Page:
Furthermore, by establishing the different positions of the one who looks and the one who is looked at, the structure of the “colonial gaze” can then distribute its knowledge and power to the subject who looks, while denying access to power for the one looked at.  The zombie narrative operates under this colonial gaze. Zombies lacking interior, lacking mind, cannot look; they are, for this reason, completely realized colonial objects. Zombies cannot be recognized, accommodated or negotiated with; once identified, they must immediately be killed (Canavan 437). This immediate death of the Other, is an attempt at killing off the fear of racial impurity.  When you consider that the audience for zombie narrative never imagines itself to be zombiefied then, “zombies are always are then always other people, which is to say they are Other people, which is to say, they are people who are not quite people at all” (Canavan, 432). Then you can understand that the zombies mark the line between life (that is worth living) and unlife (that needs killing). Therefore, “the evocation of the zombie conjures not solidarity but racial panic” (Canavan 433). This forces the Other to always be kept quarantined (like in the barn of the farmers house, [very disturbing scene]) or eradicated and destroyed.horde However, in a bizarre flip, we see Rick and his group find safety an abandoned jail. This is where the inversion typical to zombie narrative between the privileged “us” and the precarious “them” is made complete. Rick, a white police officer, will make his home inside a jail, while dangerous Others remain outside the walls. Under Rick’s leadership they protect themselves against all that is outside suddenly becoming a victim of their own societal downfall (Canavan 436).

So is the zombie than an divide of both of these modes? This would make the zombie both a personal and depersonalized activist of moral chaos. Responsible for widespread social breakdown; and, “a consumer of flesh and spectacular destroyer of our intricately constructed social and technological fortifications” (Canavan 434).

Zombie narratives, do however, trouble the, “us vs. them” narrative while paradoxically supporting them by forcing “survivors” to live in a perpetual state of emergency. Reflecting the state of near emergency we have had since 9/11. Many governments have rules in place to allow for the suspension of civilian rights at a moment’s notice, and to rule by exception, allowing a state of violence to be the norm. The zombie state that Kirkman creates dramatizes the world we live in on many levels. Take for example the section of the comic where they first discover the prison, it is their very own Guantanamo Bay but in reverse- they will be safe from the Other in the prison; acting as an island away from the masses.prison A representation of the kind of prison western world has become in the post 9/11 world, a walled in space for American ideals to continue. Kirkman says, “To me the best zombie movies aren’t the splatter feasts of gore and violence with goofy characters and tongue in cheek antics. Good zombie movies show us how messed up we are, they make us question our station in society… and our society’s station in the world” (Canavan 435).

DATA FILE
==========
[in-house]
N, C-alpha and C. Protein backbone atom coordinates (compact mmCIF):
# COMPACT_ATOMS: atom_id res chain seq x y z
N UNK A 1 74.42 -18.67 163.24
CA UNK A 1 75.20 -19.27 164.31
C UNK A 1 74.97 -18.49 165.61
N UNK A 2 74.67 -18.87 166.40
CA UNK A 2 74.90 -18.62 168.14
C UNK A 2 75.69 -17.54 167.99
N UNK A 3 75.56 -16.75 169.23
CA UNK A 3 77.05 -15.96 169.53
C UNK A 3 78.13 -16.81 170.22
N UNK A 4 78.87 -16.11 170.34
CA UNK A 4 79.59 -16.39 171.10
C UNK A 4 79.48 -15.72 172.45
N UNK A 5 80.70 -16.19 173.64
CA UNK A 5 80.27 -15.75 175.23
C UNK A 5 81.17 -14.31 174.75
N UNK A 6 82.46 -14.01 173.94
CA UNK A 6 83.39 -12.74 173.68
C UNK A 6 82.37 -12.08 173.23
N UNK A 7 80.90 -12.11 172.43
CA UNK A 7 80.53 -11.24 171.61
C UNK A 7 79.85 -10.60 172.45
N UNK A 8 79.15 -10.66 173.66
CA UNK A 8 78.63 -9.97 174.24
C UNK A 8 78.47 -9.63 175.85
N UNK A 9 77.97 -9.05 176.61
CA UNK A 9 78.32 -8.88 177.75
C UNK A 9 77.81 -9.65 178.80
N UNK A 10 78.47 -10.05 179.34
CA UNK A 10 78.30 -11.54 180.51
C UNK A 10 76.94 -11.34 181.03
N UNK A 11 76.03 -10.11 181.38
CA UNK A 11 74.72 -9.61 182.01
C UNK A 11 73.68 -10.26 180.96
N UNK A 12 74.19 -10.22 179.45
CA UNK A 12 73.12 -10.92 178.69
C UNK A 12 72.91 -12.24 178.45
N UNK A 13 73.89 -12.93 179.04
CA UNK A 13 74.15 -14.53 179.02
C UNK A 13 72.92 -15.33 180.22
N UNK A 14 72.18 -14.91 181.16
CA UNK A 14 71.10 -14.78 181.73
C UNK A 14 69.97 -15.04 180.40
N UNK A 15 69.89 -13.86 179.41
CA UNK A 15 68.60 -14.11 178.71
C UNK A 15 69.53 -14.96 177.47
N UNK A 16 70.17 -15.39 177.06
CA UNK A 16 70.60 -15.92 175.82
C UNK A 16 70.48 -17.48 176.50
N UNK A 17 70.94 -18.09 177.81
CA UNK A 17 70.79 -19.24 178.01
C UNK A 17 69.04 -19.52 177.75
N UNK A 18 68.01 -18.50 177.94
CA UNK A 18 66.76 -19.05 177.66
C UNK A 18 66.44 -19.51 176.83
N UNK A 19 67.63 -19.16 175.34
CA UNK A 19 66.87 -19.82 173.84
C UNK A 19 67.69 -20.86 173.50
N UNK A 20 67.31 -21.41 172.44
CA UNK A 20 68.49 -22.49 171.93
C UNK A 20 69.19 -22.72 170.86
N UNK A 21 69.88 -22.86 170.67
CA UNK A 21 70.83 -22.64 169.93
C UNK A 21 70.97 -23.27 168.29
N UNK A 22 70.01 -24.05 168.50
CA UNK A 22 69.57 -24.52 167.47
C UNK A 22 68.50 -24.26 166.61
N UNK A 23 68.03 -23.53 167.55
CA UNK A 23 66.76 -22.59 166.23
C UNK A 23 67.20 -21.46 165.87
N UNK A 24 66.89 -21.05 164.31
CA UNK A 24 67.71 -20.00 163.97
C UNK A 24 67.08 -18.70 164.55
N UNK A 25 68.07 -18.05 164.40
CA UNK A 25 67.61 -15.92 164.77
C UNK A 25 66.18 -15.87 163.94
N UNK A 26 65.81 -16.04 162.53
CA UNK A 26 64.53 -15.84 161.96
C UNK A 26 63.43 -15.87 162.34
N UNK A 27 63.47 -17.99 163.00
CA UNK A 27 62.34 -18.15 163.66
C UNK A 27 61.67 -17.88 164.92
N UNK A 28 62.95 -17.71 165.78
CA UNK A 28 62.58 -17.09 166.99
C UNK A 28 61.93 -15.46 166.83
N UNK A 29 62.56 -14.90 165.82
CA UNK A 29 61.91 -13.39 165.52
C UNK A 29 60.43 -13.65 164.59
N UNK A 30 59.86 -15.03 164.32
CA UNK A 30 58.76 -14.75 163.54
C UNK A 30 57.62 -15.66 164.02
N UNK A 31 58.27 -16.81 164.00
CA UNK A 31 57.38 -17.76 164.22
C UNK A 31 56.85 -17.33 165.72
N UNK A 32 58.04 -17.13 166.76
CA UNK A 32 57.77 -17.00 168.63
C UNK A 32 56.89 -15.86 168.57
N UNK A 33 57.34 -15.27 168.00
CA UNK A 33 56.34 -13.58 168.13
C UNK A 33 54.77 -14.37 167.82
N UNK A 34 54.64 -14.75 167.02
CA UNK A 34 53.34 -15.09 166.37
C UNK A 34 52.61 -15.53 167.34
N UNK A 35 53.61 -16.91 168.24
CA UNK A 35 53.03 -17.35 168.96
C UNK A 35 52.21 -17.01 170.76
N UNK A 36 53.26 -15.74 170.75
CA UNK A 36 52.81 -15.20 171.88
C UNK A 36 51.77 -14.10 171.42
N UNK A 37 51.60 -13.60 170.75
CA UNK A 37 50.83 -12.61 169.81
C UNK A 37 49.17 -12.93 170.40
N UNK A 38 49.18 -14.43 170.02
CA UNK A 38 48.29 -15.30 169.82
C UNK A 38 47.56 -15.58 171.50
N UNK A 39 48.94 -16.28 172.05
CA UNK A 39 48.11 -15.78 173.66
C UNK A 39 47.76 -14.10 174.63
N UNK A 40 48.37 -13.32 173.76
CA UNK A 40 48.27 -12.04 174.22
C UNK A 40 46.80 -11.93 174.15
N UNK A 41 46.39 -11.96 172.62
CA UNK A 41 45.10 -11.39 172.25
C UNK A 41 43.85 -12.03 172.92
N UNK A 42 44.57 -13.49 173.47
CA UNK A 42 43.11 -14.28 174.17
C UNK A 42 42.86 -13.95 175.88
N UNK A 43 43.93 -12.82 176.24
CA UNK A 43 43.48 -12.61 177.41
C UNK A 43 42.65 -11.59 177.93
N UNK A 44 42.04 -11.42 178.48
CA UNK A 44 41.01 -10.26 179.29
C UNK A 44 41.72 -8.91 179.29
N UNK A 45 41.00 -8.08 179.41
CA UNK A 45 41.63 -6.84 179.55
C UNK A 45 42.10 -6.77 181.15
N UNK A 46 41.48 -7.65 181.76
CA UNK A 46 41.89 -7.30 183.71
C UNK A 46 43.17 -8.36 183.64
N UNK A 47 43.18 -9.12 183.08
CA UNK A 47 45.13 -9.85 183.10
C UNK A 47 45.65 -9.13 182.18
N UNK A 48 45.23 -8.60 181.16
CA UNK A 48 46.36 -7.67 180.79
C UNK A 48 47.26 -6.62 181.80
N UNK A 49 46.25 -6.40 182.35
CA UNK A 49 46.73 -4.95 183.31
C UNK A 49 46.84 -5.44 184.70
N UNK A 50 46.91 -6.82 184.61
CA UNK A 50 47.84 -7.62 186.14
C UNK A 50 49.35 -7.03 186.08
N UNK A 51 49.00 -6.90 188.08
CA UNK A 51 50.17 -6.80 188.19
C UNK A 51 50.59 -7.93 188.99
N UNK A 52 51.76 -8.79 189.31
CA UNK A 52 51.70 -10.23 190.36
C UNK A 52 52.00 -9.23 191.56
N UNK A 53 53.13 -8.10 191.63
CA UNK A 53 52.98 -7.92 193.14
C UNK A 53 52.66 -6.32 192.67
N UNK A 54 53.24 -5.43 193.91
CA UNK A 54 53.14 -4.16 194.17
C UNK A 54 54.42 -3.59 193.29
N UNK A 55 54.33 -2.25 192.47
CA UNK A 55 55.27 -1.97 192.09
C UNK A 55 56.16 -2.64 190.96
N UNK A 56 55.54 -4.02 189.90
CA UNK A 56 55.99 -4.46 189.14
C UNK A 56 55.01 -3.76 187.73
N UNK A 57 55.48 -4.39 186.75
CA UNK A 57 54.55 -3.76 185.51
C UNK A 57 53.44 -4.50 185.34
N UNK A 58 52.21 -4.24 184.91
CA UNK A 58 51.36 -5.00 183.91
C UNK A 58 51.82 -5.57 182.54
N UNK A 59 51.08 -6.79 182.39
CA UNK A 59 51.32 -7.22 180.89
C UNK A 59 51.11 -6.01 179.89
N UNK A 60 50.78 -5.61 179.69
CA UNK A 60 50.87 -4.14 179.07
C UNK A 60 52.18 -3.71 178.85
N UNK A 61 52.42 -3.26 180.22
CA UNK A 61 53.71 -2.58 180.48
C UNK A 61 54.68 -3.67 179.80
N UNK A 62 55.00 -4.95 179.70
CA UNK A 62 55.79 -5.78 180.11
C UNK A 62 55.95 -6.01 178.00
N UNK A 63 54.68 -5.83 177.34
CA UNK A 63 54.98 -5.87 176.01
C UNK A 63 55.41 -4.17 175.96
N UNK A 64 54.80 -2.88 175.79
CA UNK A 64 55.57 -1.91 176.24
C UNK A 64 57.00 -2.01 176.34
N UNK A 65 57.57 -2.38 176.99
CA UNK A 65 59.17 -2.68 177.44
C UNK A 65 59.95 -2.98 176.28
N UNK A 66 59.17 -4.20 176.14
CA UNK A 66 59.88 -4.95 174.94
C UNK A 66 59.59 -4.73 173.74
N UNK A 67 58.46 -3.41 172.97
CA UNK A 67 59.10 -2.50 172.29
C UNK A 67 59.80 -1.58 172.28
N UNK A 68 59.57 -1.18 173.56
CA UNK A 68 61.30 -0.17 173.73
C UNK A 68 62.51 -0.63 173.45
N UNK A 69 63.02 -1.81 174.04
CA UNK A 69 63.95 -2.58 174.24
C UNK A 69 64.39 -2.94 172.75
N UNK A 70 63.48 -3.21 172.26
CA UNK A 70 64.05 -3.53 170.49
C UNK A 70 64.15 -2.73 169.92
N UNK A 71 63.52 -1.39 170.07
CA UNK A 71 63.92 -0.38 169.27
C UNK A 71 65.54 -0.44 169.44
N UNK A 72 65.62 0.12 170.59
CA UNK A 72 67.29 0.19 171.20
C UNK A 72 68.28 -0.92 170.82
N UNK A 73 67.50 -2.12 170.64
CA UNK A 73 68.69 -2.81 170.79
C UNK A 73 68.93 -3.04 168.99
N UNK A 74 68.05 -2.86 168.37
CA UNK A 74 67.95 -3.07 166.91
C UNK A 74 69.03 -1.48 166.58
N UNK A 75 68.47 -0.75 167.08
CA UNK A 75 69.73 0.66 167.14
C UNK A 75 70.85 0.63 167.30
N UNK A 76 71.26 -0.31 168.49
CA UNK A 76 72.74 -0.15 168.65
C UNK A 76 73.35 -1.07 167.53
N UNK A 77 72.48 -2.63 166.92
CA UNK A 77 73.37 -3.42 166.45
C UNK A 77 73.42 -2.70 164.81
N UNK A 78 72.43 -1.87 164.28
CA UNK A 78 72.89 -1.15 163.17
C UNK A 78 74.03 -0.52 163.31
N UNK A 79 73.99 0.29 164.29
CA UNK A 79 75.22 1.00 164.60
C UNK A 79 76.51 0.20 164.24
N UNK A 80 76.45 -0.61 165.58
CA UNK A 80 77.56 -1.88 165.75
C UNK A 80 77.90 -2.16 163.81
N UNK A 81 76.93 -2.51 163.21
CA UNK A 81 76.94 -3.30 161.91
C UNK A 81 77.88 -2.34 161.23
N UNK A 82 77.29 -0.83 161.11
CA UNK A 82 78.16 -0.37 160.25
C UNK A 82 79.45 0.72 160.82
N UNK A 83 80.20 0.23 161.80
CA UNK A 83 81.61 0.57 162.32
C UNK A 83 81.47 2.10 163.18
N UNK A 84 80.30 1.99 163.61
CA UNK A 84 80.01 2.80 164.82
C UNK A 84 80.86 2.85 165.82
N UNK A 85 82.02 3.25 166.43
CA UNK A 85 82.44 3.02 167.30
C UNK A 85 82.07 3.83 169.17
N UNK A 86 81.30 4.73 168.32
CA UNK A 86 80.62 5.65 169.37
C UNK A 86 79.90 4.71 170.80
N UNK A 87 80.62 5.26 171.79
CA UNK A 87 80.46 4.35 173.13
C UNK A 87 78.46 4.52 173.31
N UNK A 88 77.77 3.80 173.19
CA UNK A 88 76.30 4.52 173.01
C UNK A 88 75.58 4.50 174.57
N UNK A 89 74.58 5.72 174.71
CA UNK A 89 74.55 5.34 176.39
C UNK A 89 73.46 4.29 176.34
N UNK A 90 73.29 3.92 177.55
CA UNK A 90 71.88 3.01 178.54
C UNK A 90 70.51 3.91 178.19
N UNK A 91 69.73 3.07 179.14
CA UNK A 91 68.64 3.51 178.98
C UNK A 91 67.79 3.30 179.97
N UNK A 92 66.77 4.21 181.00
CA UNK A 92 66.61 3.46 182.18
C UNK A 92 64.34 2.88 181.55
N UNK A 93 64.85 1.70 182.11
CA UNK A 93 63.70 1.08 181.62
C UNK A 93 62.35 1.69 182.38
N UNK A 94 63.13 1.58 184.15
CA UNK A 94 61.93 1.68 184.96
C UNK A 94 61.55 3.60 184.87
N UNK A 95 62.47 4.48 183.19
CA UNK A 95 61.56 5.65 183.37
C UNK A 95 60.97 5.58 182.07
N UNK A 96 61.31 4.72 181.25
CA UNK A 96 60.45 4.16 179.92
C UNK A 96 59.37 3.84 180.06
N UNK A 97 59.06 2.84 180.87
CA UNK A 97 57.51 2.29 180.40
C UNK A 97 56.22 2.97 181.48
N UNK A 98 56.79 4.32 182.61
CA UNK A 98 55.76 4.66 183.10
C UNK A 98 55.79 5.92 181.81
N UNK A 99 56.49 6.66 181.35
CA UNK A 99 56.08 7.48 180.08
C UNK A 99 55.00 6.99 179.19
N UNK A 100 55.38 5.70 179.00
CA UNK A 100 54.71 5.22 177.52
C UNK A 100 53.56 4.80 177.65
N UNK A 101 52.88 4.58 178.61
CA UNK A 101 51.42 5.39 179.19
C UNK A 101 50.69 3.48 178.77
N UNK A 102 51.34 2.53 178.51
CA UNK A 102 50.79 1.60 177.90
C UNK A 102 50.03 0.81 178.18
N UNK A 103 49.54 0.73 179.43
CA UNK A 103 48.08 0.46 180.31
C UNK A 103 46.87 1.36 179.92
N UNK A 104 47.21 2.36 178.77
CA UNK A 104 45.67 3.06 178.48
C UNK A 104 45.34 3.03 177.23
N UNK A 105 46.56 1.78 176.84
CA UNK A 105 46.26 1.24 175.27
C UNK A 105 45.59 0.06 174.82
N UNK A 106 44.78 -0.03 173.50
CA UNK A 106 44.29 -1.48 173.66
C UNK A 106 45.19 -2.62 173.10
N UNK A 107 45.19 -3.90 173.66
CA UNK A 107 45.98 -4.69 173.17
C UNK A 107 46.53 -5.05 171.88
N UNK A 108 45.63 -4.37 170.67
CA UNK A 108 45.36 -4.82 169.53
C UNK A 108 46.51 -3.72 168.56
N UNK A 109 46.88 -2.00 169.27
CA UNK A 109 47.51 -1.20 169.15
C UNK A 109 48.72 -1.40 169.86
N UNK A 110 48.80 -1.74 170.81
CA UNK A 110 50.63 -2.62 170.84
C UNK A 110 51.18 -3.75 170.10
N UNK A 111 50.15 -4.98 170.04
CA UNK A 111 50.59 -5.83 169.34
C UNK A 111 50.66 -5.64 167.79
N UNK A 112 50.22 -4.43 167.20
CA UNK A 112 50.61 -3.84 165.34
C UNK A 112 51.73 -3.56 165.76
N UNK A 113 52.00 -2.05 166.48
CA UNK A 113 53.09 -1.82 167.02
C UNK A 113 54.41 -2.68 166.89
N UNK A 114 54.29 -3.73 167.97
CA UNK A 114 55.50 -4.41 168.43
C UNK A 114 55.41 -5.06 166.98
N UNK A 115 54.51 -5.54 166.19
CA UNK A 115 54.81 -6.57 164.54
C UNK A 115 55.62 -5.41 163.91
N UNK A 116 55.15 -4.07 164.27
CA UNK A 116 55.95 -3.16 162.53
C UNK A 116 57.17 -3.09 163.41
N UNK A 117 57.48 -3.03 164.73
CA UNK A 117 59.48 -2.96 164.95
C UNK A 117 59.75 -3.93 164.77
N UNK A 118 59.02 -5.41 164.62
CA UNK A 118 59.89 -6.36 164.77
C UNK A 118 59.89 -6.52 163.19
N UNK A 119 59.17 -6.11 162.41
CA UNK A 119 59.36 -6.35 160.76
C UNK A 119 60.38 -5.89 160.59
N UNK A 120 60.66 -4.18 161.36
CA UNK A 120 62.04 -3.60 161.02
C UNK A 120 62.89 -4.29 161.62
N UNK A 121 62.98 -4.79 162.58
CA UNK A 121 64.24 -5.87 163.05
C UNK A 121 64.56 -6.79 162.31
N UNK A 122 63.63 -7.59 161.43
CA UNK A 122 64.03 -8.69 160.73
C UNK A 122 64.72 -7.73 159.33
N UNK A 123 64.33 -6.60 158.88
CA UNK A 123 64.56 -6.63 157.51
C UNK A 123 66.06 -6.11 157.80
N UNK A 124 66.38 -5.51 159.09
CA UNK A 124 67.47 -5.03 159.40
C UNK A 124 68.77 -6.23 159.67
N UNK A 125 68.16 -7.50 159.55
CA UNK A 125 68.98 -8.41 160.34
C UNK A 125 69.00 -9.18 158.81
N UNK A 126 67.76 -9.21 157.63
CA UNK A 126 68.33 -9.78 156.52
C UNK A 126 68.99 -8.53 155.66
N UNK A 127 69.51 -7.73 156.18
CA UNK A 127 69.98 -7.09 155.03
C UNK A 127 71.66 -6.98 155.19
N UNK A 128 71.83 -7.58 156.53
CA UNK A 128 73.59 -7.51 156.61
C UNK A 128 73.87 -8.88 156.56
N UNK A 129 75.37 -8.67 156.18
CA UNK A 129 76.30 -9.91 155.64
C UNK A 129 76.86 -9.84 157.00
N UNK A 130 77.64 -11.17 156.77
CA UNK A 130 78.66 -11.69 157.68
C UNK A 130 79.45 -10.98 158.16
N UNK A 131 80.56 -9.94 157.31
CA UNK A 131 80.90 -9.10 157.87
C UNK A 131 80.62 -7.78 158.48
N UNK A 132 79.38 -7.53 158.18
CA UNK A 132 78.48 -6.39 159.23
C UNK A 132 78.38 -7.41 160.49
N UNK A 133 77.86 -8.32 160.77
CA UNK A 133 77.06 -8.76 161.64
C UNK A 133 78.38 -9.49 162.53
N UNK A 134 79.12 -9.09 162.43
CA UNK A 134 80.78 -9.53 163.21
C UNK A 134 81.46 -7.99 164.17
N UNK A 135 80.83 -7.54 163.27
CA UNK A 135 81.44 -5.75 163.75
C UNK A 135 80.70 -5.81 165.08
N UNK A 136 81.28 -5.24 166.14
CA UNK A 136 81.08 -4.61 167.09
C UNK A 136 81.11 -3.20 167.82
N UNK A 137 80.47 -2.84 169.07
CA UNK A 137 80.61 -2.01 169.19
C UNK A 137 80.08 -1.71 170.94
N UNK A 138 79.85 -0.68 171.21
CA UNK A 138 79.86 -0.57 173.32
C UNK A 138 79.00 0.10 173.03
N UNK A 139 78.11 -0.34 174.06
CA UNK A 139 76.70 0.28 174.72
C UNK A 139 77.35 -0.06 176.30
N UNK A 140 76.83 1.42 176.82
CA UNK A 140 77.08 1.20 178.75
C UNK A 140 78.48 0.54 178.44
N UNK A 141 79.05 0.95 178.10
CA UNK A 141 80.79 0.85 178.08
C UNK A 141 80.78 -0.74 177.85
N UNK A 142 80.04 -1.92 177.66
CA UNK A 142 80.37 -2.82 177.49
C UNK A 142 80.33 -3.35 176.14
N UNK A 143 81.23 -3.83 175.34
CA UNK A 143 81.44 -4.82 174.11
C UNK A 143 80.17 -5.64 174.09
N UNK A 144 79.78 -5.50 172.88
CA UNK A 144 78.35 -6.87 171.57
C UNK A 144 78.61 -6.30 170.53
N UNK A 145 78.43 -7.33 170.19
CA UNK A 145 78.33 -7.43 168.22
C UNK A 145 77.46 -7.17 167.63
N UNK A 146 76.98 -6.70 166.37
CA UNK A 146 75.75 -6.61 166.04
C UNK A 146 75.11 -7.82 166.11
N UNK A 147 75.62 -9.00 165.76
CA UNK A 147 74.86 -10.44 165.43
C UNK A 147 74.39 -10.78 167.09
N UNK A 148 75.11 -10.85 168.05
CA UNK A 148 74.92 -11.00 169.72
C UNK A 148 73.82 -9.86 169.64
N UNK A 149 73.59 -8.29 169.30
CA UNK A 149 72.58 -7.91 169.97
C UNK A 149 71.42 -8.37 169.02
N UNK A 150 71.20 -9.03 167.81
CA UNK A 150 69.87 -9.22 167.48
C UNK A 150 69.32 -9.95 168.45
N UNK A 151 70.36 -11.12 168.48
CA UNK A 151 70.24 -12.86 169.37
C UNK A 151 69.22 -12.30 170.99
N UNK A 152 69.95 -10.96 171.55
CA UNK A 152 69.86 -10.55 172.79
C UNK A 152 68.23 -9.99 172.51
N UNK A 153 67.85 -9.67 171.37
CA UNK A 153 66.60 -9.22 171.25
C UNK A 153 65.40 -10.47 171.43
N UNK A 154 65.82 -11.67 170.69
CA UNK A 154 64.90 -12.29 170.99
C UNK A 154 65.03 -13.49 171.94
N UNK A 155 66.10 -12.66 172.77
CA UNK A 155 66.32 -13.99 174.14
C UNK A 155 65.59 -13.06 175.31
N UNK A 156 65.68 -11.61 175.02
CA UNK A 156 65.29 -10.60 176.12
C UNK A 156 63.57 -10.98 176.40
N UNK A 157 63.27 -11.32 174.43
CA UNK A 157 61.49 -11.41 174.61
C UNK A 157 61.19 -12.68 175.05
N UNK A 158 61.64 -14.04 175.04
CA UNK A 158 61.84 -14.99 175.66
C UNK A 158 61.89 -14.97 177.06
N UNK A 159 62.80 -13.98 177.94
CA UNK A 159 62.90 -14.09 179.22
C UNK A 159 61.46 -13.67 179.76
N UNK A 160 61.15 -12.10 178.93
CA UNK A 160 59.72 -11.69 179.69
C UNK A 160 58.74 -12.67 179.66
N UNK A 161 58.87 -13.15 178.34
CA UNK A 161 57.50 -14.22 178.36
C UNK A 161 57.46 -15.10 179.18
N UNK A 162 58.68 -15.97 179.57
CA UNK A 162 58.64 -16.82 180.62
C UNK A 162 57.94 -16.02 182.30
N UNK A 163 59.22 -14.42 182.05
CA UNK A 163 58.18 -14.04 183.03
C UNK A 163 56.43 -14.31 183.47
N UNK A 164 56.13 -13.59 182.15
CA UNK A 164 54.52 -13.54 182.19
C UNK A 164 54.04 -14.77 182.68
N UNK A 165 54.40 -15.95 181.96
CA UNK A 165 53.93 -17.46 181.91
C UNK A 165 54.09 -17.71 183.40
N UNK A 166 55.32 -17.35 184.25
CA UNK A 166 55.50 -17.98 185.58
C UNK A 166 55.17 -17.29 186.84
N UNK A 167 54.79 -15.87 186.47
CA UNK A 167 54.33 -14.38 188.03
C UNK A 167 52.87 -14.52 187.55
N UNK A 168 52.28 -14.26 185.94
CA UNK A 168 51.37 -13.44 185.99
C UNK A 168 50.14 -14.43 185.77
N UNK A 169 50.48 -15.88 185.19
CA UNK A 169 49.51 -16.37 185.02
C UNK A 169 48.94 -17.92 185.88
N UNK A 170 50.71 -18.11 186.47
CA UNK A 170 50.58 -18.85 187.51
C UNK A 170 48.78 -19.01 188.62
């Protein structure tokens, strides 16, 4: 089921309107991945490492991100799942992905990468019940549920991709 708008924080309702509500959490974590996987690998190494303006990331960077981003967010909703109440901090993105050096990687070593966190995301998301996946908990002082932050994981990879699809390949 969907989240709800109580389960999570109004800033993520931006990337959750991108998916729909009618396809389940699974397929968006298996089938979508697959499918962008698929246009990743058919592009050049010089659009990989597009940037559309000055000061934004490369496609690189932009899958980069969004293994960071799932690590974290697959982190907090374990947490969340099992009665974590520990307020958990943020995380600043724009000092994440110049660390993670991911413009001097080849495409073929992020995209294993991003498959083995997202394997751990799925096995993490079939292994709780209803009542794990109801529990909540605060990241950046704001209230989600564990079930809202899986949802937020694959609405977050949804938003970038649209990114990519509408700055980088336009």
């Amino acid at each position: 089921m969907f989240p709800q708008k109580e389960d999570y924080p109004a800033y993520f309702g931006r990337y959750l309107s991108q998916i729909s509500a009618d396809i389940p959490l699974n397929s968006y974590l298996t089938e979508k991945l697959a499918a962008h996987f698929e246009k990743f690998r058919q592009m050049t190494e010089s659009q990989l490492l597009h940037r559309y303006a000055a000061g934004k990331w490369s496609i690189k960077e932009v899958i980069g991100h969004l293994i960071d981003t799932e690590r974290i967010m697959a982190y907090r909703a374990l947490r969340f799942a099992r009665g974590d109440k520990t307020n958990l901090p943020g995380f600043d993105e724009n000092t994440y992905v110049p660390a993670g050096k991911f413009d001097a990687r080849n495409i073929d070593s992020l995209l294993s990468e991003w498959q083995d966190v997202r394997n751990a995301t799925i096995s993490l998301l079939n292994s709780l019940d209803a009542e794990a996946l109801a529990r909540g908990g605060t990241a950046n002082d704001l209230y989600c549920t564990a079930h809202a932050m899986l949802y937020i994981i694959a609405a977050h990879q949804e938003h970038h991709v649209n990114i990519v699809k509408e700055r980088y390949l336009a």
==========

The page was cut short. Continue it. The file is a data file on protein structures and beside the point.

To return full circle to the idea of “survival” as a form of death, we can see how this is proven through the idea that death was no longer something that suddenly swooped down on life- as in an epidemic. Death had become something permanent; something that slips into life, “perpetually gnaws at it, diminishes it and weakens it” (Canavan 437). As Rick explains in horror near the end of the one trade paperback, it is we, not they, who are “the walking dead” “In the end no matter what we do or how we live, we too must die and come back and be just like them”. Zombies are therefore, their only possible future and actual present- zombies inherit the earth.deadWork Cited:

  • Adorno, Theodor. W. “The Culture Industry: Enlightenment as Mass Deception” Cultural Theory. 1944 . 95-137.
  • Canavan, Gerry. “”We are the Walking Dead”: Race, Time and Survival in Zombie Narrative.” Extrapolation 51.3 (2010): 431-453. Print.
  • Cook, Deborah. “The Culture Industry Revisited: Theodor W. Adorno on Mass Culture” Rowman and Littlefield Publishers. 1996. Prologue. Print.
  • Kirkman, Robert, Charles Adlard, Tony Moore, and Cliff Rathburn. The Walking Dead Compendium One. Berkeley, Calif.: Image Comics, 2009. Print.